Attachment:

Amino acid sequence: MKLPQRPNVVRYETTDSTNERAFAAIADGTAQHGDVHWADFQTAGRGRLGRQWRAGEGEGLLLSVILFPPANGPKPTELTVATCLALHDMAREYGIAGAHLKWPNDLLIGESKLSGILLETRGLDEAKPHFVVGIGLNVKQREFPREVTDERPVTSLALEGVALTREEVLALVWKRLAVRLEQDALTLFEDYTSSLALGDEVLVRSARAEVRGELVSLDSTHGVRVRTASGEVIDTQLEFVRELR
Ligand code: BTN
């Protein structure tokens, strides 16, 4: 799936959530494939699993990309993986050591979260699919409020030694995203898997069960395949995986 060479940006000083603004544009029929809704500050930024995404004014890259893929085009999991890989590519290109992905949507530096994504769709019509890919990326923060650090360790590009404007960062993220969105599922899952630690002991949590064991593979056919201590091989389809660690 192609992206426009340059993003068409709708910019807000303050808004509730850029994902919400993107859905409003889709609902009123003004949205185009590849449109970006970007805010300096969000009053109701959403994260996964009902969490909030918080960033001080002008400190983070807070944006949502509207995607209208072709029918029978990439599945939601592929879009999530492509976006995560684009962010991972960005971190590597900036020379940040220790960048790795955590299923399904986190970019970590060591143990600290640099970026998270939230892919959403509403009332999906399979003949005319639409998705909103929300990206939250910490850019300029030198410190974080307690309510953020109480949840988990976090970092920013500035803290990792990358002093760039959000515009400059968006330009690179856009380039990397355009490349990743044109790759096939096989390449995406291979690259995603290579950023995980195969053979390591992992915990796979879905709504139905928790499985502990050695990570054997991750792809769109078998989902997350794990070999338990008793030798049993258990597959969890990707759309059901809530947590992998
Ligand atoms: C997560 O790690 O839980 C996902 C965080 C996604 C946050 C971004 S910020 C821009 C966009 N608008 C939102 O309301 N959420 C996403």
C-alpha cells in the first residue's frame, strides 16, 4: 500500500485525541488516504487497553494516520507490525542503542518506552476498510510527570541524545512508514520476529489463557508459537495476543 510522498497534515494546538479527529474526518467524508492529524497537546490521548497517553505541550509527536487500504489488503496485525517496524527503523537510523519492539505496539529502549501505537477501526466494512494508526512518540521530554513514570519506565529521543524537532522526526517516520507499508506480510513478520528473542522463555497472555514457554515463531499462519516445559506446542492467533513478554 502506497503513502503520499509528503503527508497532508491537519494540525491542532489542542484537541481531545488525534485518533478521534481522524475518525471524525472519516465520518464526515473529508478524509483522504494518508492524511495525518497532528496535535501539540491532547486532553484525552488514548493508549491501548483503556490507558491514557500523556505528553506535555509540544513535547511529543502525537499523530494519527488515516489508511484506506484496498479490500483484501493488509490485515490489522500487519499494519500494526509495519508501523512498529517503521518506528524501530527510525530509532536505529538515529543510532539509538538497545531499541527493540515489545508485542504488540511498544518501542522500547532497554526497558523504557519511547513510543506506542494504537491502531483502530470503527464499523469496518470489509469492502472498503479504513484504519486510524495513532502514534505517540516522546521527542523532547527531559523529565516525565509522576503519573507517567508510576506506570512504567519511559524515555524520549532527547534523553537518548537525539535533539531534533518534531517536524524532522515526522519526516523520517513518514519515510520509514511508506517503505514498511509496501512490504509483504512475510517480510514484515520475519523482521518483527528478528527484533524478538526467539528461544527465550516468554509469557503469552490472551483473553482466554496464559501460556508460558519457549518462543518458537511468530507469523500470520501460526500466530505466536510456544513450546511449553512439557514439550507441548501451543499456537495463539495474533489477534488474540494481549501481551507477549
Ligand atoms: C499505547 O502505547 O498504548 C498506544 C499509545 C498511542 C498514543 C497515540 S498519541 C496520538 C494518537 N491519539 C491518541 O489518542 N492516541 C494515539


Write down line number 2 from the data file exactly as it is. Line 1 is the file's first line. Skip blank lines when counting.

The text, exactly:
Ligand code: BTN